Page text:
Please note – If you are a MK Dons fans and this offends you, good.
I understand the need for banning orders in football. If you decide that it would be a good idea to throw a flare into the Family Stand or charge across the pitch to try to punch Frank Lampard in the face, you deserve everything you get when the law comes calling. However, the issue arises when supporters are being prevented from watching their beloved teams for increasingly minor issues. This season alone, banning orders have been issued to Season Ticket holders at both Sunderland and Everton for standing up during a game. Even more ridiculously, the Sunderland fan in question had been standing up to celebrate a goal his team had just scored.
Now, Sunderland have scored so few goals this season that fans should be allowed to celebrate them by riding a unicorn round the pitch naked while setting fire to an effigy of Alan Shearer, never mind simply standing up and jumping about a bit. Banning orders have also been given for the ‘offences’ of swearing, shouting and singing songs which are deemed to be offensive by the police. Not racist, homophobic or anything deserving along those lines which deserves punishment, but merely offensive. It begs the question, where does it end? Should supporters be banned for singing they support “by far the greatest team, the world has ever seen” because it is offensive to the memory of 1970’s Brazil?
Something has to be done to make the offences which can result in a football banning order more reasonable. Have a wee against a wall in a city centre on a Saturday night? All fine. Do it outside a football stadium because 30,000 other people are waiting to use the toilets? That’s a three year ban sonny. It’s no wonder that many football fans sit down and stay silent, it’s the only way to get the police and stewards to leave you alone.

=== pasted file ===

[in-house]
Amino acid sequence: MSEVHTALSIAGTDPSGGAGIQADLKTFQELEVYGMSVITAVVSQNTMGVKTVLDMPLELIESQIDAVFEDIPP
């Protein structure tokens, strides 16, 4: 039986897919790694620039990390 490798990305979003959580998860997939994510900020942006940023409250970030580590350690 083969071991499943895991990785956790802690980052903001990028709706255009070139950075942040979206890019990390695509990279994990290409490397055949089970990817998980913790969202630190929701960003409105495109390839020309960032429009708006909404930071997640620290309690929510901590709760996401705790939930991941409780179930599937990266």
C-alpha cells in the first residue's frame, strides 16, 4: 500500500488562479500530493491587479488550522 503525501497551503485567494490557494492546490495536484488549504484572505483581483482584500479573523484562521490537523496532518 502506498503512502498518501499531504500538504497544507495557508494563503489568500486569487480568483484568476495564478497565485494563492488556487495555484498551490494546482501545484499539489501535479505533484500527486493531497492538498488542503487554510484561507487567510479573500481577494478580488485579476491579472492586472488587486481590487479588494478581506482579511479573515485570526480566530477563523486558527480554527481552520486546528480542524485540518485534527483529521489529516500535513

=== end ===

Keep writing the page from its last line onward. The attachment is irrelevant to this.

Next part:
The modern football fan is undeniably greedy. If the reanimated corpse of Adolf Hitler turned up at a Championship side and offered to invest 30 million quid, you can be sure that fans would be wearing replica moustaches to the next home game and singing adoring songs in praise of their ‘saviour’.
Greed is the reason Cardiff City play in red, and the reason Hull City so nearly became known as Hull Tigers. It could also be partially blamed for the demise of Leeds United and Portsmouth. The money being spent by Peter Ridsdale and the dozens of owners of Portsmouth was clearly ridiculous, but very few people objected until it was too late and things had already begun to come crashing down.
The hype created by Sky Sports about the Premier League being the best in the world has brainwashed millions of people into believing that watching their team play in any other league is simply unbearable. For every Sheikh Mansour there are ten Vincent Tan’s, but this doesn’t stop people from demanding they become the plaything of a billionaire. Change the name, colour, identity of the club? Fine, as long as you can make sure we can play Man City, Chelsea and Liverpool every season.
How many times have you heard “It’s all you’ve known” or “There’s nothing you can do to change it” when speaking out against a certain aspect of football in the modern era? I’d wager quite a few, and it’s certainly a phrase which pops up in my Twitter interactions at least once a week. Normally from somebody with a username like @TopLAD95 or @BantzLegend2K14.
Instead of protesting as others around Europe have done when their football culture is threatened, we stood back and, for the most part, did nothing. In Sweden, arch rivals AIK and Djurgården agreed to say silent for the opening stages of a match between the two sides, showing the authorities what football would be like without supporters. The 12:12 campaign in Germany last season did the same, where the fans of every single club in the league pyramid stayed silent for the first 12 minutes and 12 seconds of the game in protest at proposed legislation designed to place more restrictions on football fans. The silence was observed perfectly, before the stadium descended into chaos for the rest of the game. The DFL got the message, and the changes were dropped. Nobody is suggesting you have to give up your season ticket or throw a flare at Rupert Murdoch to protest, as long as you do something.
The fact is that if nobody had ever campaigned for change and a better way of doing things we’d all still be living in caves and choosing a partner by dragging them home by their hair. This still happens on a Saturday night in Newport, but most of the world has moved on. Being against modern football does not mean that you are desperate for a return of the days of football hooliganism and the chance to lay waste to a different town centre every fortnight. Germany and many other countries have shown how it is possible for football to be safe and enjoyable at the same time.
The reason English football culture died? We let it.